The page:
The Ark of the Covenant was an important part of the sanctuary where the people of Israel met with God because it contained the mercy seat which was necessary for atonement of sins to be made (Leviticus 16:15-17). God told Moses, “There I will meet with you, and from above he mercy seat, from between the two cherubim that are on the ark of the testimony, I will speak with you about all that I will give you in commandment for the people of Israel” (Exodus 25:22). In the early years of Samuel’s ministry, “The Israelites treated the ark as a kind of magic charm instead of the testimony of God’s presence and power” (note on 1 Samuel 4:3). The Israelites brought the Ark of the Covenant into their camp during a battle with the Philistines thinking it might save them from the power of their enemies (1 Samuel 4:3), but “there was a very great slaughter, for thirty thousand foot soldiers of Israel fell. And the ark of God was captured” (1 Samuel 4:10-11). The ark was in the country of the Philistines seven months (1 Samuel 6:1) and then, it was voluntarily returned to the Israelites because “the LORD was heavy against the people of Ashdod, and he terrified and afflicted them with tumors” (1 Samuel 5:6). First Samuel 7:1-2 states, “And the men of Kiriath-jearim came and took up the ark of the LORD and brought it to the house of Abinadab on the hill. And they consecrated his son Eleazar to have charge of the ark of the LORD. From the day that the ark was lodged at Kiriath-jearim, a long time passed, some twenty years and all the house of Israel lamented after the LORD.”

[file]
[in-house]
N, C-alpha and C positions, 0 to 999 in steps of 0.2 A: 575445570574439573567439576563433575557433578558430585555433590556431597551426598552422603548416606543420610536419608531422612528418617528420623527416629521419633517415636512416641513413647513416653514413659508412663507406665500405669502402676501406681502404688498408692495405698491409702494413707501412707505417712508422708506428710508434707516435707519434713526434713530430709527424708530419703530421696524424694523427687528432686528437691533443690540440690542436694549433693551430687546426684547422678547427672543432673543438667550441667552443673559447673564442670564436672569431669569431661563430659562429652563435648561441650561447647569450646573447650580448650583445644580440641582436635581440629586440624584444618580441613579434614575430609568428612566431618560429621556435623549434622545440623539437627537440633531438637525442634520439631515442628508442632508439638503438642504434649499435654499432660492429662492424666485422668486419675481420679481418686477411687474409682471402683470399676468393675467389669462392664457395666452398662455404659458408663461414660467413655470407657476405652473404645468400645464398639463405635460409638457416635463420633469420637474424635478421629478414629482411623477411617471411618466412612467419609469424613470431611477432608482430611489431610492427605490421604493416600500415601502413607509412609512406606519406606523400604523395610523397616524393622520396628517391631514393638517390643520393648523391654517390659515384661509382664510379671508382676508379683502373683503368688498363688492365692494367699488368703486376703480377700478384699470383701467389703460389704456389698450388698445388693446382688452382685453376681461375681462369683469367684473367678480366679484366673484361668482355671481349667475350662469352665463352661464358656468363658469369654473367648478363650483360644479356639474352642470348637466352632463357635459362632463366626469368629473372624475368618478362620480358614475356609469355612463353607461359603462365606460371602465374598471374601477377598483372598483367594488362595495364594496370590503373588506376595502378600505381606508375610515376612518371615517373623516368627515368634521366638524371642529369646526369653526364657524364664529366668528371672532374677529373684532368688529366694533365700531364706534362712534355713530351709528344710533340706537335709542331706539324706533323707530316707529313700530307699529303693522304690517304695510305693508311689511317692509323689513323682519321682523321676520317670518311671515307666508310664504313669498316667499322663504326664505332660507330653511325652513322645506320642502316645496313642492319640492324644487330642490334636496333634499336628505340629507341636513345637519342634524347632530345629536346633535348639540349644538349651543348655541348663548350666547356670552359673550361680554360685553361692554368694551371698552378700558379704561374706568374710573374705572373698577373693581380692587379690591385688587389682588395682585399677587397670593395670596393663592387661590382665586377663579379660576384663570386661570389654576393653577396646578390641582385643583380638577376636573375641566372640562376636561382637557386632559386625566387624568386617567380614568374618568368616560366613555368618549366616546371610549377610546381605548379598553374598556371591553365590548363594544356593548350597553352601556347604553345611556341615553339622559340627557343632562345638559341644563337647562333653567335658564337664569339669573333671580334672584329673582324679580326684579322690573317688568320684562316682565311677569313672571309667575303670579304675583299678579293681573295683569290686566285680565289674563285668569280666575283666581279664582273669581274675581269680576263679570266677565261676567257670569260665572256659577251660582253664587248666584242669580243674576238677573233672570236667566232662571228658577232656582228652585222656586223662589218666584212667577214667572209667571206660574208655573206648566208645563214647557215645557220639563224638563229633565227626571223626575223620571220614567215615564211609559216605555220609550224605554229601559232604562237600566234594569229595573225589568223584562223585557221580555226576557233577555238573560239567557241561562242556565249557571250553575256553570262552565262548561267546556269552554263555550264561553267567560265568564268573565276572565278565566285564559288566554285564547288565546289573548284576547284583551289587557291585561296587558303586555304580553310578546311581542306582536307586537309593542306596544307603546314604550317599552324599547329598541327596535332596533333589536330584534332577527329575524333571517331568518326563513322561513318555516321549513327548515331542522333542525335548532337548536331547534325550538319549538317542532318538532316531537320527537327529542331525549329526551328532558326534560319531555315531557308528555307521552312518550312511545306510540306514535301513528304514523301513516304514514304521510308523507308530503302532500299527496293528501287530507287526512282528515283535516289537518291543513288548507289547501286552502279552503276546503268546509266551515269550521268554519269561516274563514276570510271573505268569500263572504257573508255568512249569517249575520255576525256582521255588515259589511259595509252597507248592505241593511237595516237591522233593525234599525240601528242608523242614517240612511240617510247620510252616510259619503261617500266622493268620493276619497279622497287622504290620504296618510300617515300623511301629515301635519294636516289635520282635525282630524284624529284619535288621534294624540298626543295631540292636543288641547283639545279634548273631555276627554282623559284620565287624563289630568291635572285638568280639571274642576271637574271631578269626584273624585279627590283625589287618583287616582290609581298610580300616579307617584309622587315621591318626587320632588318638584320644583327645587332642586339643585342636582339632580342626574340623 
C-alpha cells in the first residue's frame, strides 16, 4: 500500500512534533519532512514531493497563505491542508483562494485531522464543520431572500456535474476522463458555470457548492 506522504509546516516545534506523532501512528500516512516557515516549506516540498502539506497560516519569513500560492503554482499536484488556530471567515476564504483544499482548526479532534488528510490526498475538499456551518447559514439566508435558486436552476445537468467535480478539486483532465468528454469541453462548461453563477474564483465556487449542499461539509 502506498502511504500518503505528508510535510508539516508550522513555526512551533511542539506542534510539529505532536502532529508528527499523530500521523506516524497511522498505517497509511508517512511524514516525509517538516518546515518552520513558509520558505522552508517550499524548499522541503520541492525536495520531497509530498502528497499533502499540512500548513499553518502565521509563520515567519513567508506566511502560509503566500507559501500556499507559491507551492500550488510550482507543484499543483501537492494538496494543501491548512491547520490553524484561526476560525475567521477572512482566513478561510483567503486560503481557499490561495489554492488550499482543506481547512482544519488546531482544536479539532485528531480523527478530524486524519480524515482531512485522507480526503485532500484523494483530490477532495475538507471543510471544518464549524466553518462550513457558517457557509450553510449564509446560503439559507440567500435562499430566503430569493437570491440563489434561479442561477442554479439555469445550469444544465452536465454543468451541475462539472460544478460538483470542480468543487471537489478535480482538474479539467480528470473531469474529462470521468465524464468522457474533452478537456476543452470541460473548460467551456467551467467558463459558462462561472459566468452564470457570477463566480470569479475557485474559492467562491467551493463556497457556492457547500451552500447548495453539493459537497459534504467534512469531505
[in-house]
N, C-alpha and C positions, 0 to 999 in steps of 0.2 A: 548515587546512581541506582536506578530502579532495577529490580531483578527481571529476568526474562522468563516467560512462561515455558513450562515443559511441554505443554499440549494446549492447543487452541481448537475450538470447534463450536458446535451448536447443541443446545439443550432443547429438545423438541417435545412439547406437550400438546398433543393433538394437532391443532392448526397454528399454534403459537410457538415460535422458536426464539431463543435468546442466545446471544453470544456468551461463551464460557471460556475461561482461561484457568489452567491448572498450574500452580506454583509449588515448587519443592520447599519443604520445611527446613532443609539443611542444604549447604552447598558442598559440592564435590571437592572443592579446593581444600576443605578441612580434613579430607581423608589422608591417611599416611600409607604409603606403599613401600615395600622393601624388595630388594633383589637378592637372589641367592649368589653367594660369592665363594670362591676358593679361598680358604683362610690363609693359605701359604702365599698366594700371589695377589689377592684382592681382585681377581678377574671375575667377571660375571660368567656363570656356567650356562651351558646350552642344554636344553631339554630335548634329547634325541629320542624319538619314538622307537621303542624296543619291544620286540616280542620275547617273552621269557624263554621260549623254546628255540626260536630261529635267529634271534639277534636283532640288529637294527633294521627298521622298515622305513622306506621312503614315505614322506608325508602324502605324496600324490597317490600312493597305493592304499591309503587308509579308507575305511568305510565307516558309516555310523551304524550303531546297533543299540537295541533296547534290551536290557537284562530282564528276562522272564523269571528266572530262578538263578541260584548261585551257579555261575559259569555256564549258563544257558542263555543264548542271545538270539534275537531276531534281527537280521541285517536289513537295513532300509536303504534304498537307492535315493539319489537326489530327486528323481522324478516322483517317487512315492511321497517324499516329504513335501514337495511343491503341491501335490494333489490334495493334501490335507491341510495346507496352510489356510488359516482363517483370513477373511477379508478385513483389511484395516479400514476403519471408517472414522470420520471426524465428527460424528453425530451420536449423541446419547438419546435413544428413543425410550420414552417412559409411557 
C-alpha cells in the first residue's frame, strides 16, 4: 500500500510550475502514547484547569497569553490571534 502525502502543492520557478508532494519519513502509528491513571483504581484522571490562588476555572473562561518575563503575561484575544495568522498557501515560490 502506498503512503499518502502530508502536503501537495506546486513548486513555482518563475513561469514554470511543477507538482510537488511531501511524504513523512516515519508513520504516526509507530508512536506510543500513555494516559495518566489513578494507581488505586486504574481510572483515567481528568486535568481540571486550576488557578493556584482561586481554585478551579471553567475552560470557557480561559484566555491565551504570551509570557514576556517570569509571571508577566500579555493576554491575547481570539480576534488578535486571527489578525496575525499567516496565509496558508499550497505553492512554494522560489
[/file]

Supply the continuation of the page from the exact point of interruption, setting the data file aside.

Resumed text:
One of the first things that David did after he became king over all Israel was to bring up the ark of God from the house of Abinadab. It says in 2 Samuel 6:3-10: